*The following PNNL researchers contributed to this piece: Adolfy Hoisie, Kevin Barker, Roberto Gioiosa, Darren J. Kerbyson, Gokcen Kestor, Joseph Manzano, Andres Marquez, Shuaiwen Song, Nathan Tallent, Antonino Tumeo, Abhinav Vishnu

Subscribe to HPCwire's Weekly Update!

Be the most informed person in the room! Stay ahead of the tech trends with industy updates delivered to you every week!

2022 Road Trip: NASA Ames Takes Off

November 25, 2022

I left Dallas very early Friday morning after the conclusion of SC22. I had a race with the devil to get from Dallas to Mountain View, Calif., by Sunday. According to Google Maps, this 1,957 mile jaunt would be the longe Read more…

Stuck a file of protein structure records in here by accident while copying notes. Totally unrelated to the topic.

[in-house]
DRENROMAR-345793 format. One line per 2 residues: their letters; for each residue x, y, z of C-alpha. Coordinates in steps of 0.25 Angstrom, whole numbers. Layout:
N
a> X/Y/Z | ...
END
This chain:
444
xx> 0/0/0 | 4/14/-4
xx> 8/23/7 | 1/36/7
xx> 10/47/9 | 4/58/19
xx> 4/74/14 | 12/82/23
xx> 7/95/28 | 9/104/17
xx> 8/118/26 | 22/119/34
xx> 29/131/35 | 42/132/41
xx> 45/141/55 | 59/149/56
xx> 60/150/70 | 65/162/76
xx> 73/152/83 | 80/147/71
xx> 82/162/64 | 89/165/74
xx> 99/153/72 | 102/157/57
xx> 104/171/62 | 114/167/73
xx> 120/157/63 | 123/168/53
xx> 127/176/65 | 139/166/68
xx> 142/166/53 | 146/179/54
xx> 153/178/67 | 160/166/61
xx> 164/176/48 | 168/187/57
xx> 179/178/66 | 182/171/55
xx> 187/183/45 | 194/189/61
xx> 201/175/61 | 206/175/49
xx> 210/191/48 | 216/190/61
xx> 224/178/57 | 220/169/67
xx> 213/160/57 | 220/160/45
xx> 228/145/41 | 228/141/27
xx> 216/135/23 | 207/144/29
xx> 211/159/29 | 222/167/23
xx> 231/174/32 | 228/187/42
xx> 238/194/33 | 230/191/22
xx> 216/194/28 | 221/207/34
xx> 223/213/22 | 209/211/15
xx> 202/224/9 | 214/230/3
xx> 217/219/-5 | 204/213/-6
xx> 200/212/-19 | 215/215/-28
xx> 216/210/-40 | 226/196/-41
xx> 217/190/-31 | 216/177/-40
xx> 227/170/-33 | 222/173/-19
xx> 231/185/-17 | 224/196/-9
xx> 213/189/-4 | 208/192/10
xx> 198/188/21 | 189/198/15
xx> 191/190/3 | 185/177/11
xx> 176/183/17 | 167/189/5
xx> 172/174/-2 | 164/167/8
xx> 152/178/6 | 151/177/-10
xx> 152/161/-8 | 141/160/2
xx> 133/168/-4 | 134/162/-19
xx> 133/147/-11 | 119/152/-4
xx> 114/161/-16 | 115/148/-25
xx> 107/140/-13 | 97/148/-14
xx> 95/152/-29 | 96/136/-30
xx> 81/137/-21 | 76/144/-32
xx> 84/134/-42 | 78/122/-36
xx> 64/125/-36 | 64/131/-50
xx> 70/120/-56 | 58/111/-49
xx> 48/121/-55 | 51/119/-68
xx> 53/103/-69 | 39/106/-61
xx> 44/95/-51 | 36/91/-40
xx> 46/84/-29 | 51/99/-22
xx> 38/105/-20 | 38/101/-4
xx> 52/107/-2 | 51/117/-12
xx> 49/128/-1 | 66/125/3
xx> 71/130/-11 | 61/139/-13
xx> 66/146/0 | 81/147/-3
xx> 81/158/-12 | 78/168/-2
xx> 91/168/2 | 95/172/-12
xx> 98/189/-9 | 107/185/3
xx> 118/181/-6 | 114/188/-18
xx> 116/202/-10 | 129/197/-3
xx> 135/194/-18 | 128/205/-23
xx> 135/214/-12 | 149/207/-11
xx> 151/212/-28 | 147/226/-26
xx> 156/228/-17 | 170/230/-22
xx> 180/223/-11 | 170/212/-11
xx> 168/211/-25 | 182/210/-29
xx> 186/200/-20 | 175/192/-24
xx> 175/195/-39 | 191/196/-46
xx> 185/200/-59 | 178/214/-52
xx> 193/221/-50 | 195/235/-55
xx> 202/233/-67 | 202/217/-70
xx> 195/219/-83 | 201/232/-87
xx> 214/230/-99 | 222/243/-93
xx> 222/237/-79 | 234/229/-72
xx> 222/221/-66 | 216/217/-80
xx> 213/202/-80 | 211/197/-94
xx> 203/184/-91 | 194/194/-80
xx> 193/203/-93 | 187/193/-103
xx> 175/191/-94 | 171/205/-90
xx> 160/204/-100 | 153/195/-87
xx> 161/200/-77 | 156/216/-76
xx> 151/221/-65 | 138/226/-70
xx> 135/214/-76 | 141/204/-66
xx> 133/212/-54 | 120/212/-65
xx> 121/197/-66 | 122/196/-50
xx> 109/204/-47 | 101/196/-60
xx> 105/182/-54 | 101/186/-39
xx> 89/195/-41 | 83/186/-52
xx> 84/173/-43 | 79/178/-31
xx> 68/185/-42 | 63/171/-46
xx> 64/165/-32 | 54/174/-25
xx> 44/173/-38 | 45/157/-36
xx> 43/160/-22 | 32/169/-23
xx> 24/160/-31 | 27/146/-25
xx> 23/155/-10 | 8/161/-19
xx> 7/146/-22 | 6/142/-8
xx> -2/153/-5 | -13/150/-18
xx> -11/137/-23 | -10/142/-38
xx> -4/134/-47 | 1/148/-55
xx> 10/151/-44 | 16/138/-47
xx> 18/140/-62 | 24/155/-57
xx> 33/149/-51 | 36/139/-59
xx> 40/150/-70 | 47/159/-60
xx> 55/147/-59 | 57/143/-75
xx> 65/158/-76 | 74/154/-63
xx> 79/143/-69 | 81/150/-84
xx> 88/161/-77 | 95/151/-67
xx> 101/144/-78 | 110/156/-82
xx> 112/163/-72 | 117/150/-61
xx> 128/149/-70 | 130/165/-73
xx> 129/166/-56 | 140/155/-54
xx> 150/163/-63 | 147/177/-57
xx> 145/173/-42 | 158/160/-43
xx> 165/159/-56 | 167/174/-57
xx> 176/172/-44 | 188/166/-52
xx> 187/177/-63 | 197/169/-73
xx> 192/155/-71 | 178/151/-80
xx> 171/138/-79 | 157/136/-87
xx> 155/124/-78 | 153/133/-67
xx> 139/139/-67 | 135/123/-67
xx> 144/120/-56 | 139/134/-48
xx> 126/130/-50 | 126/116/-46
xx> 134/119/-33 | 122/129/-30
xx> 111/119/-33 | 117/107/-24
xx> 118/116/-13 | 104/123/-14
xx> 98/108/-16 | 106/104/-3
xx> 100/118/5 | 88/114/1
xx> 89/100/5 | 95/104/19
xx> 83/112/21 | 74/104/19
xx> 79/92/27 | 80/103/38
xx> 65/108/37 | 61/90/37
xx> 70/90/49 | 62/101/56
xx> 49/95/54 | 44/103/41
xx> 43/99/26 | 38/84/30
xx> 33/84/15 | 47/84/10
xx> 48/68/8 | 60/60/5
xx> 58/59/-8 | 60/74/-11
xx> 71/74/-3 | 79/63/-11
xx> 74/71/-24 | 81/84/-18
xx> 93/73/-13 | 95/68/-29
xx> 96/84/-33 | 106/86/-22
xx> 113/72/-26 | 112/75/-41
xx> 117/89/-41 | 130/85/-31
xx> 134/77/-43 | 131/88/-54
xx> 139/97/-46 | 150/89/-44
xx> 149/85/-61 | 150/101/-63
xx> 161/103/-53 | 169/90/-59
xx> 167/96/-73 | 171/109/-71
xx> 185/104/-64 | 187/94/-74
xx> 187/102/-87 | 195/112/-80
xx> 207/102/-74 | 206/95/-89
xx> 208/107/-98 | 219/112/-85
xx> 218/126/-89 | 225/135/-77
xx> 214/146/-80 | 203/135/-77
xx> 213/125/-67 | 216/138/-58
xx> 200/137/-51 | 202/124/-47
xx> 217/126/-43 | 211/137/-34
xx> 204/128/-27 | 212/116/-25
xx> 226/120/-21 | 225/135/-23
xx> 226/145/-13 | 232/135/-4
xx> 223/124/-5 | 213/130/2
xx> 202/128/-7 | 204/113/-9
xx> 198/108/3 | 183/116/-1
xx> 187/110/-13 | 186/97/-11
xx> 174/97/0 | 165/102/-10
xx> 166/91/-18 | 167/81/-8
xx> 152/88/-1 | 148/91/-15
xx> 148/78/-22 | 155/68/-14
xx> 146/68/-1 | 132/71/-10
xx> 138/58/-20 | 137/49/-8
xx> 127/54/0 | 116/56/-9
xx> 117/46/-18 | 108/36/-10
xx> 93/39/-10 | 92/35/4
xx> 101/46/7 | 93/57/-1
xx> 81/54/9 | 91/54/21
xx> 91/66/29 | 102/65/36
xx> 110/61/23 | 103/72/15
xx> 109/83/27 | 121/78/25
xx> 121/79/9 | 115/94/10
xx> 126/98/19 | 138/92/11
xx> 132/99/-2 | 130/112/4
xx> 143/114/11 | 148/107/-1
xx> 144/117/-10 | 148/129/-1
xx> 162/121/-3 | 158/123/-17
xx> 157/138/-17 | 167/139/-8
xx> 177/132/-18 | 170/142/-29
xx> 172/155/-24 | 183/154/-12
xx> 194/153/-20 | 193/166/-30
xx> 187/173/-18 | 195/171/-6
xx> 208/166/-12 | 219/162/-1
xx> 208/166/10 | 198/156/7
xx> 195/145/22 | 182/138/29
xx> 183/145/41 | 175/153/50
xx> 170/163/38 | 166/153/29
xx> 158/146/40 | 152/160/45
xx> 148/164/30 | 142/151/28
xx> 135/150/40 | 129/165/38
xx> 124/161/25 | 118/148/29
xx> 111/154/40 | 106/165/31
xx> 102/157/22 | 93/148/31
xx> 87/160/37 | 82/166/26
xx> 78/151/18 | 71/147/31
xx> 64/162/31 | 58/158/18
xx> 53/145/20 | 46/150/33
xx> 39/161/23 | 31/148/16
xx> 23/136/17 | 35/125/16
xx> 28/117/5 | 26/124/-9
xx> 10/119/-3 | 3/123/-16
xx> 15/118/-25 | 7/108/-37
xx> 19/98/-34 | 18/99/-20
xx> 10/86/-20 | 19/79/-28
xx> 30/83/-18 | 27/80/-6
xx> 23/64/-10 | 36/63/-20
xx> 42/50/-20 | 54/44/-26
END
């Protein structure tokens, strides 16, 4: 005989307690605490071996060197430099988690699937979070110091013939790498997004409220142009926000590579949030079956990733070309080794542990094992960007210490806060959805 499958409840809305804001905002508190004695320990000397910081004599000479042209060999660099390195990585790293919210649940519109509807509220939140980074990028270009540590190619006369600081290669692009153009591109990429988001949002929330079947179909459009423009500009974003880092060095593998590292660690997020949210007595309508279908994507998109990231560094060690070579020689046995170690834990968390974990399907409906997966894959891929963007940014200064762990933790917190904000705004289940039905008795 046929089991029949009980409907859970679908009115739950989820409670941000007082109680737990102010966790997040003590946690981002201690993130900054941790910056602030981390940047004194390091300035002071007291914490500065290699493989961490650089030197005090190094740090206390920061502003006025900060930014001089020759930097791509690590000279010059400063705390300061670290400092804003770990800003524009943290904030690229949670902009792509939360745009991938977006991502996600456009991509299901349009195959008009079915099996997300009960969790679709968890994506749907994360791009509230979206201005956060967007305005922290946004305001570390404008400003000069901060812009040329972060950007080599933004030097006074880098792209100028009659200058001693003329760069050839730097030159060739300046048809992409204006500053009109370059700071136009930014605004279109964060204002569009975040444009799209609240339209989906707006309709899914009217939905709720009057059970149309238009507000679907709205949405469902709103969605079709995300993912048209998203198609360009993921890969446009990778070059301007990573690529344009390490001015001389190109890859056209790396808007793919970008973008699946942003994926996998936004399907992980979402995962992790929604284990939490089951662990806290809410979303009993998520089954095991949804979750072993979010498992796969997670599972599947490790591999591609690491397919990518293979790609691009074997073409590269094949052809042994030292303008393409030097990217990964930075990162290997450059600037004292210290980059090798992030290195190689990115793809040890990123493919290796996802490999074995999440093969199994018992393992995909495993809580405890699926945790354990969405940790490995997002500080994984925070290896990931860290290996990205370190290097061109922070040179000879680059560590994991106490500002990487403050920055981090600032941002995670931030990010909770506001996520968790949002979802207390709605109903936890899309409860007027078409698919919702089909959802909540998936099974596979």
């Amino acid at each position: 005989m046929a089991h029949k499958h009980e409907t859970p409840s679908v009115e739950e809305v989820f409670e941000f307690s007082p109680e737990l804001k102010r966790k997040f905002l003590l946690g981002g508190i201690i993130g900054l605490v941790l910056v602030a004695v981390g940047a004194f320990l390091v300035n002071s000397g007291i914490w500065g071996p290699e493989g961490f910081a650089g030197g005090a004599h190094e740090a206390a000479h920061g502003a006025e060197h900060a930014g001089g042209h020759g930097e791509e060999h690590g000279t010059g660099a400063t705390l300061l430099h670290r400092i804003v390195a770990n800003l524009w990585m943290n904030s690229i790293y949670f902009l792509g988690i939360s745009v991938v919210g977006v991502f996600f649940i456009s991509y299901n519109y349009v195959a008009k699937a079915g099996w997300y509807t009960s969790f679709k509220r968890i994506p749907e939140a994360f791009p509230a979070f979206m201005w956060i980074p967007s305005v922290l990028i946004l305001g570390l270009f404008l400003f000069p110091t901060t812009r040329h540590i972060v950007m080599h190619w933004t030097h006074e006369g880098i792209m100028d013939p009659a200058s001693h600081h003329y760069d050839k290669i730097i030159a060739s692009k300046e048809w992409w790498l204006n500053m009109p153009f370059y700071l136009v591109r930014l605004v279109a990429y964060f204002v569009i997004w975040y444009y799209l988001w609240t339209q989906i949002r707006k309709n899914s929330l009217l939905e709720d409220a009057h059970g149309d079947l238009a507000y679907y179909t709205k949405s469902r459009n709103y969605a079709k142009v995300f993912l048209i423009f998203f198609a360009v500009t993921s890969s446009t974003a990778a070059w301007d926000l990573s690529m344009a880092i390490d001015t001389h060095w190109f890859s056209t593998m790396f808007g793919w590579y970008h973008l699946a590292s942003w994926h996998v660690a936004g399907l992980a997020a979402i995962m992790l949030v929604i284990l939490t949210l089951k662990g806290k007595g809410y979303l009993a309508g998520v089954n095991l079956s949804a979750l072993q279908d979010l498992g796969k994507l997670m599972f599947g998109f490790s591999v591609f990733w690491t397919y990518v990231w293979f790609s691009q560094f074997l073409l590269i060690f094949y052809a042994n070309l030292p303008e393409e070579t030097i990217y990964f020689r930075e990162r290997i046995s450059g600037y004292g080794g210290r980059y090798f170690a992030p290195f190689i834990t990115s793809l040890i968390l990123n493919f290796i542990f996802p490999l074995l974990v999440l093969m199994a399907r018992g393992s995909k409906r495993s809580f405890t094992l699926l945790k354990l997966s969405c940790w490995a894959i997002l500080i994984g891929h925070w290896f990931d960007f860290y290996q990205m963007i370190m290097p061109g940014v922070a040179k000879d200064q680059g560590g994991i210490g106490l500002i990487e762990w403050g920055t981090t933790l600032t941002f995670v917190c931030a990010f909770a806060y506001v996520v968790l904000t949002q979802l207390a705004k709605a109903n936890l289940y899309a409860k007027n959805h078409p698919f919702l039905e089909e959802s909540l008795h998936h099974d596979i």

2022 Road Trip: Sandia Brain Trust Sounds Off

November 24, 2022

As the 2022 Great American Supercomputing Road Trip carries on, it’s Sandia’s turn. It was a bright sunny day when I rolled into Albuquerque after a high-speed run from Los Alamos National Laboratory. My interview su Read more…

2022 HPC Road Trip: Los Alamos

November 23, 2022

With SC22 in the rearview mirror, it’s time to get back to the 2022 Great American Supercomputing Road Trip. To refresh everyone’s memory, I jumped in the car on November 3rd and headed towards SC22 in Dallas, stoppi Read more…

Chipmakers Looking at New Architecture to Drive Computing Ahead

November 23, 2022